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Mohican

The Mohicans were, during the 16th century and the beginning of the 17th century, a functional confederation of several branches of Native Americans. The Dutch named them Mahican. They had lands on both sides of the Hudson River. For unknown reasons, parts of the confederation chose to spread eastward toward Connecticut, thus weakening the confederation considerably. The Mohicans who migrated east later became known as the Pequot tribe. As these Mohicans moved east, they encountered many other peoples, and were able to subjugate each of these. Thus they named themselves "Pequot": The Destroyers.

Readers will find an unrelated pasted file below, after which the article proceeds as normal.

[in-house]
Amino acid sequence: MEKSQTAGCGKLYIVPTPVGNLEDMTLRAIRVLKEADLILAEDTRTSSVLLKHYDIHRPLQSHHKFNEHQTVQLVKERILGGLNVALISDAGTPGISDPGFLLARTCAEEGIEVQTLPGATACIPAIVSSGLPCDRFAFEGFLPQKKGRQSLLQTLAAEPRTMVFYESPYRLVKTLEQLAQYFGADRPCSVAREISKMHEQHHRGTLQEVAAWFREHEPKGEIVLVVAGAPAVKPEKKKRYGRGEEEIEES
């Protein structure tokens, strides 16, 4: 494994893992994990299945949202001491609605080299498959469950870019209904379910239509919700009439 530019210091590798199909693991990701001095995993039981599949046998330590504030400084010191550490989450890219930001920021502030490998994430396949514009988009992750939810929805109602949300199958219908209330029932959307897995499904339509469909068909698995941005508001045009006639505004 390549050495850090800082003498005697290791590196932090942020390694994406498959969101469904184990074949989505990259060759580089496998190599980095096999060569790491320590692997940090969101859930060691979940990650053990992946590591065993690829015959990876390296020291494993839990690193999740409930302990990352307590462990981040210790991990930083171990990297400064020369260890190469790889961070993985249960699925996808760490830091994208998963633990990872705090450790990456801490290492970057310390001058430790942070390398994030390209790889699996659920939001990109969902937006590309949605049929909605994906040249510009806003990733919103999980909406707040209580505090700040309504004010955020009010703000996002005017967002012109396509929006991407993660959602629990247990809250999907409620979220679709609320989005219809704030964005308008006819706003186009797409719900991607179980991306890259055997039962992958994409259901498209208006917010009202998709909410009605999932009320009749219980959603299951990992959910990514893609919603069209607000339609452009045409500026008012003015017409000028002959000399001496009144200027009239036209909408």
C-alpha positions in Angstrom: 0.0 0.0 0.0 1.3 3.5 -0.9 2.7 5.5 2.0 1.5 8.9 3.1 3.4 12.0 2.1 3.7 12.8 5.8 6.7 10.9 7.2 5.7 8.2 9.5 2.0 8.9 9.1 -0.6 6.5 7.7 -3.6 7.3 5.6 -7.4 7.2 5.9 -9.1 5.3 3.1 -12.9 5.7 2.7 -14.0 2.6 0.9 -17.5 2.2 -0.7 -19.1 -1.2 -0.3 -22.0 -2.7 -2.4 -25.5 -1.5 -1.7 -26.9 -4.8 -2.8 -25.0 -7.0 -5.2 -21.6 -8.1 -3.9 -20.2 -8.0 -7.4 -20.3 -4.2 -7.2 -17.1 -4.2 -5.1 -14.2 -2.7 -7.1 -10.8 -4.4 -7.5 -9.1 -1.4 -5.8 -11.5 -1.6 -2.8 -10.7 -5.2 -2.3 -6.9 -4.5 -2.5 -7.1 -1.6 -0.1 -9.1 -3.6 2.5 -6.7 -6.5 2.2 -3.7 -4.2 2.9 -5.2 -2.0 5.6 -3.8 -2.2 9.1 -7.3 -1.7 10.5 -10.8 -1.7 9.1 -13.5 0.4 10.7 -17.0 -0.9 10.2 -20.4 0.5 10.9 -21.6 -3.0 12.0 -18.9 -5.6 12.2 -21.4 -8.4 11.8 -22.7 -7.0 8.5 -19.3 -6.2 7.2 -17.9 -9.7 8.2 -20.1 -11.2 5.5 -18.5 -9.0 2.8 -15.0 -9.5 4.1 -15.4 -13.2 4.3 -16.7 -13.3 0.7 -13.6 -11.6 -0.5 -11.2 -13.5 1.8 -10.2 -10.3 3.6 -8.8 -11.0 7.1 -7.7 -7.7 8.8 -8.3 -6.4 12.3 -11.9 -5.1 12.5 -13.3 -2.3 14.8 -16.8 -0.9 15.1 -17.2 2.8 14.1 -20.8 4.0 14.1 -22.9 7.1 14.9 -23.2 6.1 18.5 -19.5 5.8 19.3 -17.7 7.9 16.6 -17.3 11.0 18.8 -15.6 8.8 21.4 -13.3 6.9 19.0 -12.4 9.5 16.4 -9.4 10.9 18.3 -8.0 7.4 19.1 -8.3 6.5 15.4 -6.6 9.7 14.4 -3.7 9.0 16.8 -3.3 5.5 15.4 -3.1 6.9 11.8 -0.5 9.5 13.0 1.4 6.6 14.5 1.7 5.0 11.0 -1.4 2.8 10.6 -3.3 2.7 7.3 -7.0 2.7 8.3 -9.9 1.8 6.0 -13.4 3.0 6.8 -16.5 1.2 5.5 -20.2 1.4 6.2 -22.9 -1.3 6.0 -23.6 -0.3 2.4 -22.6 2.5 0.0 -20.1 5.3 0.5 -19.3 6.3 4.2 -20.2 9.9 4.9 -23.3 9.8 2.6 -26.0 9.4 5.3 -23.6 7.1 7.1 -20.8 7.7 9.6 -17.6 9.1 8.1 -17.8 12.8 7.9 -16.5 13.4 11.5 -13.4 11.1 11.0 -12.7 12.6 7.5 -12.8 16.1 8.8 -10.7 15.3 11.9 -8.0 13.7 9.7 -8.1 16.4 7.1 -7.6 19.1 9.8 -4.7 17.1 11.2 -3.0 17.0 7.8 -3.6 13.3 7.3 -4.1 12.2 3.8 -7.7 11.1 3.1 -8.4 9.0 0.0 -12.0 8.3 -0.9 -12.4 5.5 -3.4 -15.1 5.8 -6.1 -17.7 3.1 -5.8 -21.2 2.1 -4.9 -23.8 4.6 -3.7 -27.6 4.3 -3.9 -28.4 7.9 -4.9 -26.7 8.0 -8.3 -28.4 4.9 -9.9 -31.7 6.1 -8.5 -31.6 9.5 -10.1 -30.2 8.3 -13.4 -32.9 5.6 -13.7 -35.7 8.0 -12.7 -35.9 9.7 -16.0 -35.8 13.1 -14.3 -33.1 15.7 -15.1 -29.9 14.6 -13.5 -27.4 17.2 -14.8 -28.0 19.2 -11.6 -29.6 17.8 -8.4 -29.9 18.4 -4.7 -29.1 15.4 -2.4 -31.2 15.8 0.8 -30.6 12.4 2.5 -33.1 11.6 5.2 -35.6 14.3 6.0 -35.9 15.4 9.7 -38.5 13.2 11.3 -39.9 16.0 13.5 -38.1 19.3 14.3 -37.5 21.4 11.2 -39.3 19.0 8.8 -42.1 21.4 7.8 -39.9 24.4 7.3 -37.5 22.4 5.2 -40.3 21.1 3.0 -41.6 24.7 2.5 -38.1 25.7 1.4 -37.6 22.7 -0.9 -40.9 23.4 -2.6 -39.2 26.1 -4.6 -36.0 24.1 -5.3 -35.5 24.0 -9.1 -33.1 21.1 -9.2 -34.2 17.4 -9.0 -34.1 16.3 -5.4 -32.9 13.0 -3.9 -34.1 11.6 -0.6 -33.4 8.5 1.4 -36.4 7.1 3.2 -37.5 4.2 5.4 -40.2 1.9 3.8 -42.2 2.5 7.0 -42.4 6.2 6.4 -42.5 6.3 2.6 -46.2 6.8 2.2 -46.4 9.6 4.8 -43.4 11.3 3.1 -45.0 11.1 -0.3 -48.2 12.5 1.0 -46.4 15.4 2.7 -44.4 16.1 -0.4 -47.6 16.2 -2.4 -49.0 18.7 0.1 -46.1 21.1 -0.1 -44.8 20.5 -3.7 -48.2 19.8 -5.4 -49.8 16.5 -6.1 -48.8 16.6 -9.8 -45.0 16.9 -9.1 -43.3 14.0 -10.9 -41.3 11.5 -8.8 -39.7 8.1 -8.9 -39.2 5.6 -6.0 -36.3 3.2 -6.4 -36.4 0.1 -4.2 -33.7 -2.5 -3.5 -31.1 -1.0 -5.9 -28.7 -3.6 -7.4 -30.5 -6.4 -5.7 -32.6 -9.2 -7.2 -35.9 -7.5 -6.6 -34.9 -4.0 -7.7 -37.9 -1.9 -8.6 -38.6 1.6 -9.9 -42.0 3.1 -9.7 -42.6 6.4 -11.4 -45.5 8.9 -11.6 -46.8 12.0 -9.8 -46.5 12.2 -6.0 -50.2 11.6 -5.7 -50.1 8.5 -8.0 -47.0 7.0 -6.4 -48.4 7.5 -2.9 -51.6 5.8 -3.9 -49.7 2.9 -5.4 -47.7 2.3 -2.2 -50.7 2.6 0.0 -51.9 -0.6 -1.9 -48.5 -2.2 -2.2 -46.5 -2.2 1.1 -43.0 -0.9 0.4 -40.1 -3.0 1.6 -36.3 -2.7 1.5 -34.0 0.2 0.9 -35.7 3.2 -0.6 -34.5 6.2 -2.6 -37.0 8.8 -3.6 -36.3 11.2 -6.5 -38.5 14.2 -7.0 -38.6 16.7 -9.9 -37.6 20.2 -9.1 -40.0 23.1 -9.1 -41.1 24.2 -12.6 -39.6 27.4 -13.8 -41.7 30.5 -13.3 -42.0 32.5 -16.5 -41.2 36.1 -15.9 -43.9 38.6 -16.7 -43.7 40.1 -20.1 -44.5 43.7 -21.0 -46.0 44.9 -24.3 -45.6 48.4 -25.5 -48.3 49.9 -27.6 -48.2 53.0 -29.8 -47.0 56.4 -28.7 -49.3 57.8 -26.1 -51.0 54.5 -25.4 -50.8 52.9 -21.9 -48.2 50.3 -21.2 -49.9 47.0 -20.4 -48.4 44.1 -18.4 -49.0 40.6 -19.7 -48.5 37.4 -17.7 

When the Pequot chief Sassacus began his war with the English, chief Uncas allied himself with Sassacus. In the meantime, Uncas had a worthwhile trade with the English, and wanted no war with these people. Therefore Uncas and his allies deserted the Pequot and founded the Mohegan branch. These two branches thenceforward faced each other with continuing hostility. In the following war Uncas advanced [re-invented?] himself as a true ally of the English, and was a great force toward the destruction of his erstwhile people. But Sassacus and some other Pequots managed to flee from the massacre. He went with his followers back to the Mohicans, with whom he hoped to hide. However, the Mohicans, in the meantime, had become subject to the Mohawks, who had conquered them. The Mohawks beheaded Sassacus and sent his head to Boston as proof of their loyalty.



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